Irreligious


In case my recent irrelevant posts have not confused you enough, I would like to share some thoughts specifically about religion and God. I think that it is possible to separate God from religion. Sadly, this is a rather unusual idea that I don’t often hear about. I would like to share some labels that seem somewhat relevant to my current thoughts. Even though I have already stated that labels are irrelevant, the fact is that when trying to learn about new ideas, it can be relevant to have something to type into Google or another search engine. So below are some words and my general impressions of what they mean.

For the purposes of these definitions, I think that it is relevant to use some type of definition of God. In this case, let us assume that there is a creator who somehow is the cause of at least the planet earth that we are living in. Beyond that, nothing is assumed.

Atheism is a lack of belief in any God. This is the natural way babies are born into the world. It is also a quick solution to the problem of leaving a previous religion. Without God, other beliefs slowly can disappear. It is not the only option for the irreligious, but it is a way.

Deism considers the world to have been created by a God, but do not always hold to the same ideas as major world religions. The idea that God can be understood at least partially through reason and understanding the natural world, rather than through a holy book or set of rules. It is similar to atheism in that it often lacks the harmful beliefs that lead to guilt and violence.

Apatheism is basically not really caring that much about the existence of a God. To an apatheist, such belief may be too confusing or irrelevant to have any positive effect on their life.

Ignosticism is a belief that too much is often assumed about what God is to make any real sense of it. Without definition, it is hard to discuss it.

Those four terms above all have something in common. They are different from the common Abrahamic religions such as Christianity, Judaism, and Islam. The key difference is that it is not required to assume things such as God being much like a human. The idea of God being directly involved by rewarding or punishing humans for their sins requires that he be on the same level as humans.

I think that the traditional ideas that humans have about God could possibly be offensive to God if it does exist. This is entirely my opinion, but I do not assume that God is human, is male, or cares more about the planet earth than the rest of the universe. It seems to be placing a limit on what God can be or do. There could be a limit, but at this time I think that it is impossible to know.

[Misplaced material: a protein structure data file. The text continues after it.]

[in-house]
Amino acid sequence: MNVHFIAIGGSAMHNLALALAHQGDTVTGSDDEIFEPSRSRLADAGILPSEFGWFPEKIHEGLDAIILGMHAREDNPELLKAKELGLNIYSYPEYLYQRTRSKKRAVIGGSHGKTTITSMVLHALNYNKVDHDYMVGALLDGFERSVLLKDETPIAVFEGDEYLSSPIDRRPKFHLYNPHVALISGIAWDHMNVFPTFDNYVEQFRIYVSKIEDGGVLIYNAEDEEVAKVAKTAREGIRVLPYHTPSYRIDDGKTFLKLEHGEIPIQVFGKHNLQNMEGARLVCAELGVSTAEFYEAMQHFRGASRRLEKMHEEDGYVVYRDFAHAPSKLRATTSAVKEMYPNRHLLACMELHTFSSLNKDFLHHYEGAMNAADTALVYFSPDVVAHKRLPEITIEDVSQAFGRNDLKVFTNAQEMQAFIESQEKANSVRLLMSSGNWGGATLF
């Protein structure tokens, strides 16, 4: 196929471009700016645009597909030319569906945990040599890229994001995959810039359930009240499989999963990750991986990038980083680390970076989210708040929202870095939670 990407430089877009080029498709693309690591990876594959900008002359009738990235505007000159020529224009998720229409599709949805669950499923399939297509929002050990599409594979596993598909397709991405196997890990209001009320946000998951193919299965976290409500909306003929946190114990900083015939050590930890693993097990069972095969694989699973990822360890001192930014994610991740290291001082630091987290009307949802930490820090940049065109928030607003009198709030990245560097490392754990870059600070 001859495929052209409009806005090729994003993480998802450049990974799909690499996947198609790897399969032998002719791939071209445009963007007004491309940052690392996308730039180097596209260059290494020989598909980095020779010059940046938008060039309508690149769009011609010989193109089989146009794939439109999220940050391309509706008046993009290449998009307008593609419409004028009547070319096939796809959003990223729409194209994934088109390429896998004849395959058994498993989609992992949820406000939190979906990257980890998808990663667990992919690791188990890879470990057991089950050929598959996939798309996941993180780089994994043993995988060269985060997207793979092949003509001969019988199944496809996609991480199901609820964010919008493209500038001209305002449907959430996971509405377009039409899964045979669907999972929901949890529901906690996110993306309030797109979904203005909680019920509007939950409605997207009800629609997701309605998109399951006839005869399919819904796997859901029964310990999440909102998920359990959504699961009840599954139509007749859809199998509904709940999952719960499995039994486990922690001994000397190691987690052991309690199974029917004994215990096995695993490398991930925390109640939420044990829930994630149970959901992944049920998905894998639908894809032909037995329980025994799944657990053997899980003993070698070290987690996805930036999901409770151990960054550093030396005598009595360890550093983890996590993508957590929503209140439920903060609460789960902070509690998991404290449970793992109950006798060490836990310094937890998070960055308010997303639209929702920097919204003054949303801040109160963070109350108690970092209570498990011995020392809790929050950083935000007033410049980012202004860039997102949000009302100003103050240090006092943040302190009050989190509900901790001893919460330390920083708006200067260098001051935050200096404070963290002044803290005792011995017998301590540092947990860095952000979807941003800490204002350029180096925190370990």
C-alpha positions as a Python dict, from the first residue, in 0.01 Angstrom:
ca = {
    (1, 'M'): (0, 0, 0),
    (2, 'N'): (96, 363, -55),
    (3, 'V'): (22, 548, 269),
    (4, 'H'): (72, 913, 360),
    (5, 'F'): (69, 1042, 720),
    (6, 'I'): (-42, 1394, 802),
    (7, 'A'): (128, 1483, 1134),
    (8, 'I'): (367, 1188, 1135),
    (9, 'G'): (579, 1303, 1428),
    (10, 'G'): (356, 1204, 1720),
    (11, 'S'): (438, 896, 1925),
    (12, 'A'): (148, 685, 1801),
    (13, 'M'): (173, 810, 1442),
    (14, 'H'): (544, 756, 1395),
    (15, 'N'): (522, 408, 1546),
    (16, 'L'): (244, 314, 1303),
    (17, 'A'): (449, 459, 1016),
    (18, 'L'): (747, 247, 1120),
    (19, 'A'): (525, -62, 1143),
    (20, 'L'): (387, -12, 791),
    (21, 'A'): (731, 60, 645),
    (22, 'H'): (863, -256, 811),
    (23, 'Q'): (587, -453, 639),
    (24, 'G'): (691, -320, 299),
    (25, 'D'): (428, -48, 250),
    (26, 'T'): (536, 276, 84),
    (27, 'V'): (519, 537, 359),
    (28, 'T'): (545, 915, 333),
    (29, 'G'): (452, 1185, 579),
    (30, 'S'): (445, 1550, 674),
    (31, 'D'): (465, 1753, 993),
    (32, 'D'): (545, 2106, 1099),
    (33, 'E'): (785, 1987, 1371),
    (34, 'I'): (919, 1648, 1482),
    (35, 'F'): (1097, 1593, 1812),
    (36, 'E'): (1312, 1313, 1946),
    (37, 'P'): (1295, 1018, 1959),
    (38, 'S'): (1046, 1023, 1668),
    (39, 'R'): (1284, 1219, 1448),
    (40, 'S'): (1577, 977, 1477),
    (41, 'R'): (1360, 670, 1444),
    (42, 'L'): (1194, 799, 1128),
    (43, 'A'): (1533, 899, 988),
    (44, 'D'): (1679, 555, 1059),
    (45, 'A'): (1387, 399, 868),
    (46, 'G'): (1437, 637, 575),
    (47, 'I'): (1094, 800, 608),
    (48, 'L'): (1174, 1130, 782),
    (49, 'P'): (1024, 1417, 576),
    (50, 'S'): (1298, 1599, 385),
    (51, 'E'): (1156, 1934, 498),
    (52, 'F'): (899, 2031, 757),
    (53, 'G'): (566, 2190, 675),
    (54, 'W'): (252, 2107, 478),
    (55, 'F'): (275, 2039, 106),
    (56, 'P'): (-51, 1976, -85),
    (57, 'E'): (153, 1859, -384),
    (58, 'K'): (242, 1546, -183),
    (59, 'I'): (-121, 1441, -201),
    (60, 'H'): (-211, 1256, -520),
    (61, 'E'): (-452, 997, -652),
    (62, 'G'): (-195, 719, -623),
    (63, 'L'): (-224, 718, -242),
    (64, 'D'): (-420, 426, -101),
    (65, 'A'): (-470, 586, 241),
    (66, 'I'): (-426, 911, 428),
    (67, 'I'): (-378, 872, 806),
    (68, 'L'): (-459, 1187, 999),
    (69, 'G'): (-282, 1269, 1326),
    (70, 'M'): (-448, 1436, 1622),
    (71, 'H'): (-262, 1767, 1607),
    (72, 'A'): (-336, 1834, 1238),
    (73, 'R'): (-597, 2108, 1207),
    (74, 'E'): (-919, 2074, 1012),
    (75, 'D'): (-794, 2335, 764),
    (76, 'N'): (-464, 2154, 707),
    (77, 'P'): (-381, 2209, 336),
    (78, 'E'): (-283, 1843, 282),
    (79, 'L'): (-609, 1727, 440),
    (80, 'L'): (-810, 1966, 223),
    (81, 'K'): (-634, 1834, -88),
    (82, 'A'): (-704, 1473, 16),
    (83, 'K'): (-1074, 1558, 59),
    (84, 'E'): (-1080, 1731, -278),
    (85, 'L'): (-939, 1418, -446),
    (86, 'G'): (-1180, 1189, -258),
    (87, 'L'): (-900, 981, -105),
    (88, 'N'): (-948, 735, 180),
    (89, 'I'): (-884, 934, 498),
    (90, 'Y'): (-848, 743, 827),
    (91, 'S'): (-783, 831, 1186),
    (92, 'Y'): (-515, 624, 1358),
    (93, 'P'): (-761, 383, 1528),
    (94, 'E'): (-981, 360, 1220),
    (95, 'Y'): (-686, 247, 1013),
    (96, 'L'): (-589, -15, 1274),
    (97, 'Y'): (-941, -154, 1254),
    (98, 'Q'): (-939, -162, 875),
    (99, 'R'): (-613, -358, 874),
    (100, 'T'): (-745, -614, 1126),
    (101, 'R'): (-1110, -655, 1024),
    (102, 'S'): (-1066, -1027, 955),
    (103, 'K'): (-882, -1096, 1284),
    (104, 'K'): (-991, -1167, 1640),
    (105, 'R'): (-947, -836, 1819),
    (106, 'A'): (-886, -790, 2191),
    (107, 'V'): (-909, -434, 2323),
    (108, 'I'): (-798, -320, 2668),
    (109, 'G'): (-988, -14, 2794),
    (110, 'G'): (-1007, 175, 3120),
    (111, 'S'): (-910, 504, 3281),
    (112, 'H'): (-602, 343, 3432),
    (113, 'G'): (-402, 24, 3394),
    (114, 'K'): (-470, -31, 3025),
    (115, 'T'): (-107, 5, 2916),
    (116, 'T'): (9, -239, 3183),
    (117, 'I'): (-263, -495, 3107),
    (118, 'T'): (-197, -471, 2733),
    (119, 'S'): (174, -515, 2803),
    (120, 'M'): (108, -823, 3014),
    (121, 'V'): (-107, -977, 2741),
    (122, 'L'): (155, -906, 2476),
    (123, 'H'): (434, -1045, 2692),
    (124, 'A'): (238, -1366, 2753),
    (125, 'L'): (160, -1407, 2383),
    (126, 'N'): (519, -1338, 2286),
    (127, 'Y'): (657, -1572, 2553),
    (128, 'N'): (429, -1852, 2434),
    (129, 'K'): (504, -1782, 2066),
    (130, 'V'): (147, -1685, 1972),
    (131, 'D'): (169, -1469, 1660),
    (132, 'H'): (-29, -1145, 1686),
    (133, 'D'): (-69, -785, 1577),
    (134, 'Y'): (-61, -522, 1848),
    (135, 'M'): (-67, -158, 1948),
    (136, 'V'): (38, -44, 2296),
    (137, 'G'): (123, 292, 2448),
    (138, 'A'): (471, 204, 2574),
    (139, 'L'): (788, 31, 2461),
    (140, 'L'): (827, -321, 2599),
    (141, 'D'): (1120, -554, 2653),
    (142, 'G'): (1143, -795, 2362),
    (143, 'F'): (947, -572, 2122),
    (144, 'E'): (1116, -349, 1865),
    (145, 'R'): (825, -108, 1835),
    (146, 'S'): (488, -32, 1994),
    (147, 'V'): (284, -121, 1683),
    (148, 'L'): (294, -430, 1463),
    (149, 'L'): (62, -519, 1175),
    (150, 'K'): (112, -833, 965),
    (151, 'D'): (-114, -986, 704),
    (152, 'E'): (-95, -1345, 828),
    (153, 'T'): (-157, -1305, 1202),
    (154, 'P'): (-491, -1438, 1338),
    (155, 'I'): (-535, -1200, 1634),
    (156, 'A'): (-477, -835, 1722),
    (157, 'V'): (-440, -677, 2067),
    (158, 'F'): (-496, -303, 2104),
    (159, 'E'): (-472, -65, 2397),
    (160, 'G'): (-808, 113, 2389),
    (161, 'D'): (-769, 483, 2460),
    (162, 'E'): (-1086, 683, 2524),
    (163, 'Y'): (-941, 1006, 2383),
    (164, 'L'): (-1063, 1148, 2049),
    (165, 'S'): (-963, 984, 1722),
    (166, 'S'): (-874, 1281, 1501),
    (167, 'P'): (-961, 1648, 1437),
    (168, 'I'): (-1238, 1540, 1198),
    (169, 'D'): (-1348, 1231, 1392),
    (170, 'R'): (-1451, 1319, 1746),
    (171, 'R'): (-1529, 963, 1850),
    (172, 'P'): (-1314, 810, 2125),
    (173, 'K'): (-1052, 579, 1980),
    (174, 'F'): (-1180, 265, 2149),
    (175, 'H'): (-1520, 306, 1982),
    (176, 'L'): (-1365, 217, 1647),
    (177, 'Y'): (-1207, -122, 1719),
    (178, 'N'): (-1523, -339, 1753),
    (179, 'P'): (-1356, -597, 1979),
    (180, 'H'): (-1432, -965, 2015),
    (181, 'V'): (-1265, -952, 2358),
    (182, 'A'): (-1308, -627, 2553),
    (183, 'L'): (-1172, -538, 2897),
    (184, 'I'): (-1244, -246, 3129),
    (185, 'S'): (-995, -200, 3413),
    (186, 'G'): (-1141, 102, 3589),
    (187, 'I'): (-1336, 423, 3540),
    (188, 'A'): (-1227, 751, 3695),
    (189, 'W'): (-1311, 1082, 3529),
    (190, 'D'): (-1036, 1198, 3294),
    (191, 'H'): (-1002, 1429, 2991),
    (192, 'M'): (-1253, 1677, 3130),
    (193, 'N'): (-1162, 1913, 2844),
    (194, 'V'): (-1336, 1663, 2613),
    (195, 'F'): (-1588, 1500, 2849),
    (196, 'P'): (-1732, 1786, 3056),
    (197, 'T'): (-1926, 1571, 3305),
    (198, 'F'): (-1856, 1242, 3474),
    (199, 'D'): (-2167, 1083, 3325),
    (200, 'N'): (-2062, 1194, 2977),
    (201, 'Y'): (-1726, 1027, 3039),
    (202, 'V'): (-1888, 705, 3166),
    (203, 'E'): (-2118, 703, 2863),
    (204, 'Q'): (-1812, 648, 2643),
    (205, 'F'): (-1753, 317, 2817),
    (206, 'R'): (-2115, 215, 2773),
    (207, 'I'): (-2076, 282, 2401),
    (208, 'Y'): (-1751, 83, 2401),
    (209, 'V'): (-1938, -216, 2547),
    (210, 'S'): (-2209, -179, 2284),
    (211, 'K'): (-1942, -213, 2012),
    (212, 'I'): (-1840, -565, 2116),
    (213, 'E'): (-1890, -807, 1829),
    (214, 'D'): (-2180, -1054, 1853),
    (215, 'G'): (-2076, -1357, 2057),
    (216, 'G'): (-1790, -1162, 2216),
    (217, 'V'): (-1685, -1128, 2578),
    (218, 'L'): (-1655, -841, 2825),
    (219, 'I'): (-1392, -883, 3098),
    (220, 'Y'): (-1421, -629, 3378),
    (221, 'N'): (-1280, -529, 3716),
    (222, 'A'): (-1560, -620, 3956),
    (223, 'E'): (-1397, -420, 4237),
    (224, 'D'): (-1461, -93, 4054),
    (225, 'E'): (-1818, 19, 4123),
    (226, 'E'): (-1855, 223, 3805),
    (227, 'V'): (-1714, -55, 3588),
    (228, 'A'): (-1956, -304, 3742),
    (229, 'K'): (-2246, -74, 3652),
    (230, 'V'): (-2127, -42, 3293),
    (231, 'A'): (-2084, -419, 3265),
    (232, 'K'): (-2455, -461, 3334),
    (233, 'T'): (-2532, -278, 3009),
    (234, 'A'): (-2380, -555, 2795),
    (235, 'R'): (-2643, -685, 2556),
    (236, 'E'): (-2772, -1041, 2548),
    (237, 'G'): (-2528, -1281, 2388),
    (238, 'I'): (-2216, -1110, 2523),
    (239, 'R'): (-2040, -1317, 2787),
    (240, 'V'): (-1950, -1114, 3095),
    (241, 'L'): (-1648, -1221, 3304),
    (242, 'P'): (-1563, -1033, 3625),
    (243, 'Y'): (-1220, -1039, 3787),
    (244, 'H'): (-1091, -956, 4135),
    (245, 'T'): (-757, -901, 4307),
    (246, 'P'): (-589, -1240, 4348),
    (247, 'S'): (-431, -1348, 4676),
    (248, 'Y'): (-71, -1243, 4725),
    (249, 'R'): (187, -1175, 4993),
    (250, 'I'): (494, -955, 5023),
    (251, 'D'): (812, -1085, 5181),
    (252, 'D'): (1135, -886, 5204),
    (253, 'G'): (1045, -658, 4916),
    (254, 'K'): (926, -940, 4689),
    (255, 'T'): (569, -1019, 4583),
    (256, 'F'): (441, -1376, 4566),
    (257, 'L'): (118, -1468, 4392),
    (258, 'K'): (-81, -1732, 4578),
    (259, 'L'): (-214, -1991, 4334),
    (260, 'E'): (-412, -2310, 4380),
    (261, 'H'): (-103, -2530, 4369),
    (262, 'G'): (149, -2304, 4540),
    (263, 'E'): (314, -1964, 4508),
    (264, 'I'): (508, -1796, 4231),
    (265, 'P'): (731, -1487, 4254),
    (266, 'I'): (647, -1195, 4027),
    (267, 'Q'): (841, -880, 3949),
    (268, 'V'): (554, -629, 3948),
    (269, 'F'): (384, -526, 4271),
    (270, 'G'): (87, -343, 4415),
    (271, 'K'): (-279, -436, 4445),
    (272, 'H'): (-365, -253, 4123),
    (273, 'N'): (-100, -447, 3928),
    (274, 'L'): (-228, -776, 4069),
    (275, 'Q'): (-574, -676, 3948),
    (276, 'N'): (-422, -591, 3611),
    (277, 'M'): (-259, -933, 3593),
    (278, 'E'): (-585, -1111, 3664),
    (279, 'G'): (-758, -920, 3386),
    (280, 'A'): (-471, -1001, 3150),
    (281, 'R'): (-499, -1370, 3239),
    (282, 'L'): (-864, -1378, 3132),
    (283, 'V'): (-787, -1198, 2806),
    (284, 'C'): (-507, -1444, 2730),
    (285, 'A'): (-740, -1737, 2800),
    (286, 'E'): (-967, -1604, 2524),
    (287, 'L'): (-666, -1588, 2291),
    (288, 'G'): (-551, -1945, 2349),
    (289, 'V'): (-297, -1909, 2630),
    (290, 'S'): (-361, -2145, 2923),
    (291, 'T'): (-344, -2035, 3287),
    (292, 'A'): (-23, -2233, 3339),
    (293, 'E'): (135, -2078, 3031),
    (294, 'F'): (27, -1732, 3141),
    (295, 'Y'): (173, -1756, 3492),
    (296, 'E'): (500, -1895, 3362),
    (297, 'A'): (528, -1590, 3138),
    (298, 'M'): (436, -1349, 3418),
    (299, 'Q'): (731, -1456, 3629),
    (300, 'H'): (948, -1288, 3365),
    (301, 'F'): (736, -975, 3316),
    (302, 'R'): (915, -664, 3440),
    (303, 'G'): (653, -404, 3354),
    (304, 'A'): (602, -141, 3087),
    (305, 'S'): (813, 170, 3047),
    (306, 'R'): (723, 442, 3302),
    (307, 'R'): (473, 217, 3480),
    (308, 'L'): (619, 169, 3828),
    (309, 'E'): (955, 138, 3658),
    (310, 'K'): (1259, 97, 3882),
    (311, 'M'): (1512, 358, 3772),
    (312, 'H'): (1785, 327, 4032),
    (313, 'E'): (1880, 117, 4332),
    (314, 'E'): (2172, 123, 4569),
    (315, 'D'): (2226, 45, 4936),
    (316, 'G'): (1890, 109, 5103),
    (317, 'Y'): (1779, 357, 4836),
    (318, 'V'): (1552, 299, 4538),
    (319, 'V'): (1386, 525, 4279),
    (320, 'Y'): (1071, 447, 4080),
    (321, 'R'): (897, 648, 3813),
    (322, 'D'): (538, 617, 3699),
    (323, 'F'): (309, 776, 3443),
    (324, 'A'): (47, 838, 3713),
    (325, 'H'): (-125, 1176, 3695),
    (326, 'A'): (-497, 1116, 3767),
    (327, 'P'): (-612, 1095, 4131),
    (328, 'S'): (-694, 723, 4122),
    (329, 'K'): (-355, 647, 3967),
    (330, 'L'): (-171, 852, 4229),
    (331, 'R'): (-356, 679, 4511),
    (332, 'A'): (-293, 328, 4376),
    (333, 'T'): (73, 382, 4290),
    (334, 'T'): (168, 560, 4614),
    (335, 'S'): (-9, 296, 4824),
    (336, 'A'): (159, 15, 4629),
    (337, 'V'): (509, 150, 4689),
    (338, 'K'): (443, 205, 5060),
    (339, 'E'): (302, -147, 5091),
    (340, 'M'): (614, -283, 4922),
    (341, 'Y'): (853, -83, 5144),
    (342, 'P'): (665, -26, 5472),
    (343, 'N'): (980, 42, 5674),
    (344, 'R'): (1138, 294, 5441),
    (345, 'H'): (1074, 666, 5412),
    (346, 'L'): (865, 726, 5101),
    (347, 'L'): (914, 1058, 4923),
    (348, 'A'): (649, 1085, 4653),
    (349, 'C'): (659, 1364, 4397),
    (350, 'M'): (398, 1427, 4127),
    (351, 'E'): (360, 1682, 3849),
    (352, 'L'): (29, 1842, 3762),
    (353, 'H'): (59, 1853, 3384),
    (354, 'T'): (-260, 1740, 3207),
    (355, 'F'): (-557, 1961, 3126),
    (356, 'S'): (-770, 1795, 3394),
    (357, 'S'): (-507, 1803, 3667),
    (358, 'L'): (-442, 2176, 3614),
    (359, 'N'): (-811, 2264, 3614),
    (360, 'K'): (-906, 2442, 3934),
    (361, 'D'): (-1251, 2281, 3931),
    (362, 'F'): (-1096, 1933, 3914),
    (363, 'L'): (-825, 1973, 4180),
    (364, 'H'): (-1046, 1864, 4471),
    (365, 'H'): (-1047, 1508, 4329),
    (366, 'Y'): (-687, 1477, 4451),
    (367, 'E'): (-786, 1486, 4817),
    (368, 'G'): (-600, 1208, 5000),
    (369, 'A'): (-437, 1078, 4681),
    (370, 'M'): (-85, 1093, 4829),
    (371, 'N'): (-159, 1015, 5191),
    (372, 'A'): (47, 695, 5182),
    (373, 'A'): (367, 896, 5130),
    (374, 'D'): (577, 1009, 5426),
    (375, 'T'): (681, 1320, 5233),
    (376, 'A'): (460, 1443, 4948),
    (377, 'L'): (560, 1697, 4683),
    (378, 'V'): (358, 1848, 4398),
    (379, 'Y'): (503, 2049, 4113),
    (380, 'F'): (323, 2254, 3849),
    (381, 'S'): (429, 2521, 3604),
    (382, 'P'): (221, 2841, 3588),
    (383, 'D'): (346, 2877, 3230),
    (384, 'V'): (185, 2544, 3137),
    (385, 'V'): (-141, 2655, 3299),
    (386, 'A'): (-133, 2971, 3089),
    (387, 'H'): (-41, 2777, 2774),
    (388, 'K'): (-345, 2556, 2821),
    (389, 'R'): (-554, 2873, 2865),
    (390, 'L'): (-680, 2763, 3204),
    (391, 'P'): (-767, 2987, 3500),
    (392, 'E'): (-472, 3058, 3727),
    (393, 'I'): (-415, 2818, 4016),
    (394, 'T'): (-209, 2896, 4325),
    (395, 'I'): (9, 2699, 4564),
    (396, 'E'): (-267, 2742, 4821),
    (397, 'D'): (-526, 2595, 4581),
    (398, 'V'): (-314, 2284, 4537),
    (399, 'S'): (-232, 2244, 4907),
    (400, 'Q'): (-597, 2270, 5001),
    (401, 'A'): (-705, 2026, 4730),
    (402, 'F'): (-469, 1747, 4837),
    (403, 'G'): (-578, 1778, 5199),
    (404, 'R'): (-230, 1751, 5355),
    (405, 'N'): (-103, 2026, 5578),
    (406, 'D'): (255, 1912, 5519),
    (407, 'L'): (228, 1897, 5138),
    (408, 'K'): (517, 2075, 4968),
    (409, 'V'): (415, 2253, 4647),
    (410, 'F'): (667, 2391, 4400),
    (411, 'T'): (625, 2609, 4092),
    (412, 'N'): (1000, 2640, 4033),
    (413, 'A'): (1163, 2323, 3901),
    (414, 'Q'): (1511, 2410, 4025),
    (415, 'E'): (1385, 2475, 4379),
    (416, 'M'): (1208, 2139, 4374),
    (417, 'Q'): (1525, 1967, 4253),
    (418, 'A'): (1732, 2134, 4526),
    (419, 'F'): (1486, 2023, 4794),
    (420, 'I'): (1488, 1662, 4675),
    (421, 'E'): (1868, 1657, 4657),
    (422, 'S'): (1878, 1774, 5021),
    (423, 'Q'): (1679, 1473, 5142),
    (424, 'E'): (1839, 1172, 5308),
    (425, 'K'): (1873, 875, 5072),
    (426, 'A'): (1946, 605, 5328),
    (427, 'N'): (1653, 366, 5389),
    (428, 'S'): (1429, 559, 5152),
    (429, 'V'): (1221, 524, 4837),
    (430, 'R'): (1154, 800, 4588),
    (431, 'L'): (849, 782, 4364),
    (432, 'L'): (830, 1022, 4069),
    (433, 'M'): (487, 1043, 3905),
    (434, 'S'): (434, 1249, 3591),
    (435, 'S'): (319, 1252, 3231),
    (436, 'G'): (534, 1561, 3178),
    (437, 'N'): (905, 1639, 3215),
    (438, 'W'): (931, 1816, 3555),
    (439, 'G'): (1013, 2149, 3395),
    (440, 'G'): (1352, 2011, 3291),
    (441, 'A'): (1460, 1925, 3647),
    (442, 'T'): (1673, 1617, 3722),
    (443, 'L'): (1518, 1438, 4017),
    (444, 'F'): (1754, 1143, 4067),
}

I also do not assume that God can speak English, or would have any desire to use such a poor language to communicate. I cannot tell whether my ideas about God are influenced by God or if indeed I am just making up a God who is identical to me. I do not want to say that I am correct but only that I have a hope for a power greater than myself which makes perfect sense and ends all my questions.

I still don’t think that believing in a God has any relevance to most of the things I do in life, such as the music or food I like, or how much I like babies and animals. Still, it doesn’t stop me from questioning things.

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Author: chandlerklebs

I have unusual thoughts on almost every subject. I am as Pro-Life as I can possibly be. I am strongly opposed to violence of any type. That includes rape, war, and (obviously) abortion. Everything I think, speak, and write must be filtered by the effect it could have on the lives of others. If I am in any way promoting violence accidentally, please let me know.

3 thoughts on “Irreligious”

  1. Maimonedes said that God exists and that and that’s the only truth that can be spoken of him.
    Every other statement was false. That makes him an ignostic, a term I haven’t come across before. Thanks.

    1. Most of these terms are something I had never heard of before the Internet. It makes it difficult to talk with other people who haven’t explored all the varieties of belief or unbelief. I am glad when I am able to explain things in my own words.

      1. I learned about Maimonedes in Jennifer Hecht’s DOUBT, an absorbing, well written history of doubt.

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